Cerebellar ataxia is also one of the core symptoms of Contactin-associated-protein-2 (CASPR2)-antibody associated encephalitis and is seen in up to a third of patients [10, 11]. Of note, some patients might present with acute cerebellar ataxia without any other clinical symptoms [12, 13]. However, further clinical red flags like cognitive deficits, seizures, neuropathic pain, autonomic dysfunction and insomnia are present during the course of the disease. A striking feature in some patients are paroxysmal episodes of cerebellar ataxia resembling genetic episodic ataxia [14], albeit age of onset of CASPR2-antibody-syndromes is usually later in life. Isolated acute cerebellar ataxia was reported in association with antibodies targeting metabotropic glutamate receptor 1 (mGluR1) [15]. In nearly half of the reported patients dysgeusia was present, which might be a diagnostic clue [15]. Anti-Tissue-Transglutaminase-6 testing can guide diagnostics towards gluten-sensitive enteropathy, yet testing is only sensitive in patients who have not switched to gluten-free alimentation. In subacute and acute ataxic syndromes with brain stem involvement and prominent oculomotor dysfunction, anti-GQ1b testing for Miller-Fisher-spectrums disease is important.

Many more single cases and small series have been published with other neuronal autoantibodies, for some of which testing is only available in specialized research laboratories: anti-CV2/CRMP5, anti-ZIC4, anti-glycine receptor, anti-Ma proteins, Anti-Homer3, Anti-Carbonic anhydrase-related protein 8, TRIM9/67, septin-5, Anti-Sj/ITPR1, anti-PKCgamma, anti-GluRdelta2, anti-Ca/ARHGAP26, anti-Nb/AP3B2/beta-NAP [16]. Frequency of tumor association and clinical specificity is unclear for many of them. Most patients presented with acute ataxia, even though chronic progression was also seen [16]. As discussed below for other autoimmune movement disorders, in clinically suspected autoimmune ataxia with negative testing for frequent antibodies, a tissue-based screening test for “anti-cerebellar” immunoreactivity in a specialized research laboratory is considered a more promising second diagnostic step than testing these rare antibodies individually.

In summary, the clinical presentation of autoimmune ataxia can be broad but generally a subacute onset in combination with further clinical symptoms suggestive of limbic encephalitis, preceding episodes of transient brainstem and cerebellar dysfunction, fluctuating muscle stiffness and spasms, dysautonomia, insomnia, dysgeusia and infranuclear opthalmoplegia indicate a potential autoimmune pathology. A paraneoplastic origin should be considered in patients with a rapid progressive cerebellar syndrome with coexisting subacute sensory neuropathy, cognitive decline, hearing loss, fluctuating proximal muscle weakness or opsoclonus.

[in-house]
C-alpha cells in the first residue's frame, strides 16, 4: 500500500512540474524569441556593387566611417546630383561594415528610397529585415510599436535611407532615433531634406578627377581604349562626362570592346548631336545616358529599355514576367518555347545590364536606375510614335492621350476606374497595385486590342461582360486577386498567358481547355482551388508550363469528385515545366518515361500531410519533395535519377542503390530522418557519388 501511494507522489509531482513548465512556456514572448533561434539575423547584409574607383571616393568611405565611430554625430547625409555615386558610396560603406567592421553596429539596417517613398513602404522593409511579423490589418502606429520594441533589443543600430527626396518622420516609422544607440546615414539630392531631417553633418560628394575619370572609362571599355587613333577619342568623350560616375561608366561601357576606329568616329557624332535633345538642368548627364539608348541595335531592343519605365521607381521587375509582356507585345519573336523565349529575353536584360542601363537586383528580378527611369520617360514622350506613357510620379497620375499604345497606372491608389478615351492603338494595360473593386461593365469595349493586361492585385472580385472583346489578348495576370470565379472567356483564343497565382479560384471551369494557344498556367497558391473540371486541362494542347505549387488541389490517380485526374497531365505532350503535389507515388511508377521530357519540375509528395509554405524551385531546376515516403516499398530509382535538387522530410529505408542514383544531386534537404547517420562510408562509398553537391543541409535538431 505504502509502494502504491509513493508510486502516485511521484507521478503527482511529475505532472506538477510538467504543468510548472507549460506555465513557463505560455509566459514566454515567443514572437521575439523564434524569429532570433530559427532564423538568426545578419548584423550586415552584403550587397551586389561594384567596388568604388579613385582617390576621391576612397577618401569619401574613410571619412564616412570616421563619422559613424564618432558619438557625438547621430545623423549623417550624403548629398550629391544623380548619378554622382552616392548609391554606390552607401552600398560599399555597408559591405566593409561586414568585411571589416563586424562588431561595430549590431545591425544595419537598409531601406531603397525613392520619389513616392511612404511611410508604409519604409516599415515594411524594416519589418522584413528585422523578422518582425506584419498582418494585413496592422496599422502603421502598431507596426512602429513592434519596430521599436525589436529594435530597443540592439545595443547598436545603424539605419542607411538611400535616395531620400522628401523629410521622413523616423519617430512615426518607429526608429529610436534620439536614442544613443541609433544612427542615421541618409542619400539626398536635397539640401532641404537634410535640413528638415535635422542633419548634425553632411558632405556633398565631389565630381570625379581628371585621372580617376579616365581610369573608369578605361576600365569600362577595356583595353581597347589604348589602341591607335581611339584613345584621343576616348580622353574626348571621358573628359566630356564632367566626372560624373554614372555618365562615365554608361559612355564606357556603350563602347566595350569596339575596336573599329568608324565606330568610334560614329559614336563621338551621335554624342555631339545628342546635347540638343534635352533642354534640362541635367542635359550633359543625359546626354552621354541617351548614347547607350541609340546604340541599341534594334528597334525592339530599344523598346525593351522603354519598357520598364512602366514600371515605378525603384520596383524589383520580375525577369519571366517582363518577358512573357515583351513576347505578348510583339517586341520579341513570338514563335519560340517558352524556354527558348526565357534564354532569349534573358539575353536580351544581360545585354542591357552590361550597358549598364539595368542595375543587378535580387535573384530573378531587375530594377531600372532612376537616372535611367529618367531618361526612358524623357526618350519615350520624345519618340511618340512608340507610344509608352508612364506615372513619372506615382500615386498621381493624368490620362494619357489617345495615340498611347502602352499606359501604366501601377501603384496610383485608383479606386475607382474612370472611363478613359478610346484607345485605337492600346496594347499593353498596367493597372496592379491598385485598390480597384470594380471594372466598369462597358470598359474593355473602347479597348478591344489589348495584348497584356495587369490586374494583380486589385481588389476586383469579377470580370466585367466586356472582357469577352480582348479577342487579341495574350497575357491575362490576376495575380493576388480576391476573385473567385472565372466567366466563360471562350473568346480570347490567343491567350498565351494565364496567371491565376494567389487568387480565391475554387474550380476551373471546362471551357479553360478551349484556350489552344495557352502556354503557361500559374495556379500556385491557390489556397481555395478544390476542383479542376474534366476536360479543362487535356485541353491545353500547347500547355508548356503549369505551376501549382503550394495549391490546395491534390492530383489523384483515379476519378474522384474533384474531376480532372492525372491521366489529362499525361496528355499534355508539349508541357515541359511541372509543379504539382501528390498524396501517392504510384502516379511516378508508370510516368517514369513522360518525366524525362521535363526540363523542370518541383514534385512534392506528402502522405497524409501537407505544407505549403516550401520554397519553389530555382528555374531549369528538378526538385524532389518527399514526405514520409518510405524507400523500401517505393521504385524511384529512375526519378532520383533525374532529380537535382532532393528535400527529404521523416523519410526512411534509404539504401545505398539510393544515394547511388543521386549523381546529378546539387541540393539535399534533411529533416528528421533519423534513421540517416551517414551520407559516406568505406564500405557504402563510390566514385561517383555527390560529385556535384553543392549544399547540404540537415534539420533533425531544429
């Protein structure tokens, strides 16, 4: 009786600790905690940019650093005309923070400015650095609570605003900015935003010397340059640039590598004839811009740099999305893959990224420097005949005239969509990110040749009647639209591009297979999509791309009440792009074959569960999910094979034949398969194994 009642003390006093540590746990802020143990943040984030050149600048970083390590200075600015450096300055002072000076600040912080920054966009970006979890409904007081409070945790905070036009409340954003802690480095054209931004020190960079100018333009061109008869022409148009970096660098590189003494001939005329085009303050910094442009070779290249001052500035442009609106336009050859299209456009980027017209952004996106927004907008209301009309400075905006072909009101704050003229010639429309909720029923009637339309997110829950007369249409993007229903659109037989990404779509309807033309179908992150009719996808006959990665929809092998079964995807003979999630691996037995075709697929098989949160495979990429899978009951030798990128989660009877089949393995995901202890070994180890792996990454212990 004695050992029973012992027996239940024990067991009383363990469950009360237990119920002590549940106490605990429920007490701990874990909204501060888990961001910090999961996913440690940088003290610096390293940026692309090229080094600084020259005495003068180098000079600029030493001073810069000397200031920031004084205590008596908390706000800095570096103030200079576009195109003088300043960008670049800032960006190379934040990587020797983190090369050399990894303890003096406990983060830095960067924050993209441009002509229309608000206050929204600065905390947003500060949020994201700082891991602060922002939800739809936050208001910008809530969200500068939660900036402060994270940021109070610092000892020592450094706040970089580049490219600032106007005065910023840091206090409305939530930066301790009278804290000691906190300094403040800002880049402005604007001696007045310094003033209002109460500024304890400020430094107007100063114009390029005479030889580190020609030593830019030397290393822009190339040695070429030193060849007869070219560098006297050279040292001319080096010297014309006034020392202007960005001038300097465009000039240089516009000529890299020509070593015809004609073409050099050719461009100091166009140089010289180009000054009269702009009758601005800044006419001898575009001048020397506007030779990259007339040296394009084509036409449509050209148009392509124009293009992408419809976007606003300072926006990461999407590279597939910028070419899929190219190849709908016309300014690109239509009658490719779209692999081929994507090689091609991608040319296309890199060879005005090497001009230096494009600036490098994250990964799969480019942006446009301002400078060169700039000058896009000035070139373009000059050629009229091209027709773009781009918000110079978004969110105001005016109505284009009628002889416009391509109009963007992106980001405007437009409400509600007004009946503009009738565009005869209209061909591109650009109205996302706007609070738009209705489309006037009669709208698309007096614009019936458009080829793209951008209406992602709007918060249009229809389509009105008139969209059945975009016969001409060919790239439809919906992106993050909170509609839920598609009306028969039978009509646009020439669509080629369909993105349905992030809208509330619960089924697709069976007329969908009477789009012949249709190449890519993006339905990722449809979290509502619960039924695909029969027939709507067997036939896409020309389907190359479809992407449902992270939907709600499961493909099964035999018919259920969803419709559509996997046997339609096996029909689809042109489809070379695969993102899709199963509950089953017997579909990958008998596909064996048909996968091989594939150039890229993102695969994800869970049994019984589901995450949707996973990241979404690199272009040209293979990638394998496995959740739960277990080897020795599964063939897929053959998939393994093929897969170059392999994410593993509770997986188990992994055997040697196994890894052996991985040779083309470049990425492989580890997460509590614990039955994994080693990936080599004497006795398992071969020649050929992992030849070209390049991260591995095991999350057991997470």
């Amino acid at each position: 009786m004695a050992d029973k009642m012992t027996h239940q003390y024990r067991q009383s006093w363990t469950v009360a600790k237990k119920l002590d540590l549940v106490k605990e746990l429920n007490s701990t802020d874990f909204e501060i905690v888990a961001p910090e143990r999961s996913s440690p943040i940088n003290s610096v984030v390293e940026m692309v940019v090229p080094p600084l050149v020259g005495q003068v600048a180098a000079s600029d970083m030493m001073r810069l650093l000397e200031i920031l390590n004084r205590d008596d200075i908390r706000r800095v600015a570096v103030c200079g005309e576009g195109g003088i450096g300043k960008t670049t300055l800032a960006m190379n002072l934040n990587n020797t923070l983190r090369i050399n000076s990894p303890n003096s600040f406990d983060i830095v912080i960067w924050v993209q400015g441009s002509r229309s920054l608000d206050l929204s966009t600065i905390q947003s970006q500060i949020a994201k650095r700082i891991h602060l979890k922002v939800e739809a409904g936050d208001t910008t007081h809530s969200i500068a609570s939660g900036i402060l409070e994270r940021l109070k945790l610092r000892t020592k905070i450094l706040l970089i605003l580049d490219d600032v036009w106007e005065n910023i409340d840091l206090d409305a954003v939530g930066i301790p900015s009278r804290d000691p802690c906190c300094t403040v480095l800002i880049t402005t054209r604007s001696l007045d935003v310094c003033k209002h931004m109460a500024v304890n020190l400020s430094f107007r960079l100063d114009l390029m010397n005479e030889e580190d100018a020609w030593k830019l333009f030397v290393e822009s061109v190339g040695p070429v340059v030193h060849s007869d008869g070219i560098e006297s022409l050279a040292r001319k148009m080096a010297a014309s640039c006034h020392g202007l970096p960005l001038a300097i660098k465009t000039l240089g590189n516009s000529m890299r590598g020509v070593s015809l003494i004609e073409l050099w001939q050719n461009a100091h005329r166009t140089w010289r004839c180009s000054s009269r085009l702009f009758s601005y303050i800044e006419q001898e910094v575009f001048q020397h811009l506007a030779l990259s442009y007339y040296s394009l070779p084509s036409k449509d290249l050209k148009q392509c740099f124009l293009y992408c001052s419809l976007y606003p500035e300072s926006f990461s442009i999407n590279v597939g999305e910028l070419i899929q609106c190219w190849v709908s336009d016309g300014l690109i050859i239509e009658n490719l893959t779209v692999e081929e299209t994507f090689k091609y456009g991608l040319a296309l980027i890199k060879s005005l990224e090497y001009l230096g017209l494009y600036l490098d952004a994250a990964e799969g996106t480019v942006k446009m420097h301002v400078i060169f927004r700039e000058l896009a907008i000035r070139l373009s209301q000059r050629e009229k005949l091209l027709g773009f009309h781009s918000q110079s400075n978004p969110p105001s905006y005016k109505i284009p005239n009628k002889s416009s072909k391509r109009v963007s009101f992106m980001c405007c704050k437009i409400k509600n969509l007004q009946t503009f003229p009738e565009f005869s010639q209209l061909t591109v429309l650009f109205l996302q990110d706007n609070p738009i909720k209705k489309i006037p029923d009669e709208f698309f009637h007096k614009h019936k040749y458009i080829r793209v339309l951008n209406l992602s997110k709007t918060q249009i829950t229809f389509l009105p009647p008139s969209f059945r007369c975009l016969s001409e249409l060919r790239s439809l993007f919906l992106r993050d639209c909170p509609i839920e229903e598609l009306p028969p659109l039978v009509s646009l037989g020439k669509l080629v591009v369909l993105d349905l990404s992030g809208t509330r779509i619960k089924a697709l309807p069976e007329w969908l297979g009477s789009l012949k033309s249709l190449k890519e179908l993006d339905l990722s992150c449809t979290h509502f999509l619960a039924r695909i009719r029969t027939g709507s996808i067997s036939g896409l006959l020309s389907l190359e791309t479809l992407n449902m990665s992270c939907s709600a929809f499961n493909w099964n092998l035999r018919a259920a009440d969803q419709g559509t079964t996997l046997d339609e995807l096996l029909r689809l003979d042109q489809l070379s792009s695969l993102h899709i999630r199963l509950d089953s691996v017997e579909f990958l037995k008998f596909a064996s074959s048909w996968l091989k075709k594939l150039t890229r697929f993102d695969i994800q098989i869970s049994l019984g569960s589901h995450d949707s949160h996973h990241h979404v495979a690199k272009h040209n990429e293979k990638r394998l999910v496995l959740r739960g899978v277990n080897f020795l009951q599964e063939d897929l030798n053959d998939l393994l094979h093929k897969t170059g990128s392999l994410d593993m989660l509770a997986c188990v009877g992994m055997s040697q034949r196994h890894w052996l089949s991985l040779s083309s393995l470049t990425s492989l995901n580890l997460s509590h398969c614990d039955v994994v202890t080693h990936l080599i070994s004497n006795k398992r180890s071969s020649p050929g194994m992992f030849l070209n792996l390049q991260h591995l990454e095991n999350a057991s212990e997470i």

Chorea and dyskinesias

Chorea is a hyperkinetic movement disorder characterized by brief irregular purposeless movements that flit and flow from one body part to another. It can occur isolated or associated with athetosis (choreoathetosis) and other hyperkinetic movement disorders which are often summarized under the umbrella term dyskinesias. Accordingly, both conditions are grouped together below. Prominent chorea can be caused by a large variety of diseases which can be broadly divided into inherited and acquired conditions. While Huntington’s disease is by far the most common cause for adult-onset chorea, autoimmune diseases are actually the second most common acquired cause for chorea after vascular lesions [17]. Prime examples for the latter are Sydenham’s chorea and chorea in antiphospholipid syndrome or systemic lupus erythematosus [1]. However, in recent years several antineuronal antibodies were described as a cause of autoimmune chorea and dyskinesias.

Distinct and complex hyperkinetic movements affecting the mouth and the limbs are a characteristic clinical feature of anti-N-Methyl-D-Aspartate-receptor (NMDAR) encephalitis which is by itself the most frequent antibody-associated autoimmune encephalitis [18, 19]. Complexity mostly relies on the coexistence of chorea, dystonia and stereotypies which are seen in up to 90% of patients with anti-NMDAR encephalitis and might present as an early clinical feature or even presenting symptom [19]. However, the clinical presentation differs between children and adults. While children typically present with movement disorders and seizures, adults present mainly with behavioral changes, psychiatric disorders or cognitive impairment [20]. A recent study demonstrated that young children frequently present as the first clinical sign of NMDAR-ab encephalitis with transient unilateral dystonic or tonic posturing of the hand or the foot as the first evidence of focal epilepsy [20]. Eventually, generalized chorea or stereotypical movements together with mutism and orofacial dyskinesias might develop. Children might also present with prominent generalized chorea or hemichorea and behavioral changes, leading to the misdiagnosis of Sydenham’s chorea, even though additional neurological signs like new-onset seizures, ataxia or cognitive deficits are typically present and should caution against such a misdiagnosis [21, 22]. Furthermore, children may develop NMDAR-antibody encephalitis after herpes simplex virus encephalitis (HSVE; the viral encephalitis probably being a trigger of brain autoimmunity) and may manifest with chorea or ballism [23]. However, monosymptomatic manifestation of anti-NMDAR encephalitis is extremely rare and movement disorders are typically combined with other signs (e.g. cognitive dysfunction, seizures, prominent psychiatric disturbance, dysautonomia) that are red flags for the right diagnosis. Of note, a similar clinical picture with prodromal fever, headache, or gastrointestinal symptoms, followed by confusion, seizures, decreased level of consciousness and orofacial dyskinesias was described in (mostly female) patients with neurexin-3a-antibodies [24]. However, encephalitis with neurexin-3a antibodies seems to be rare.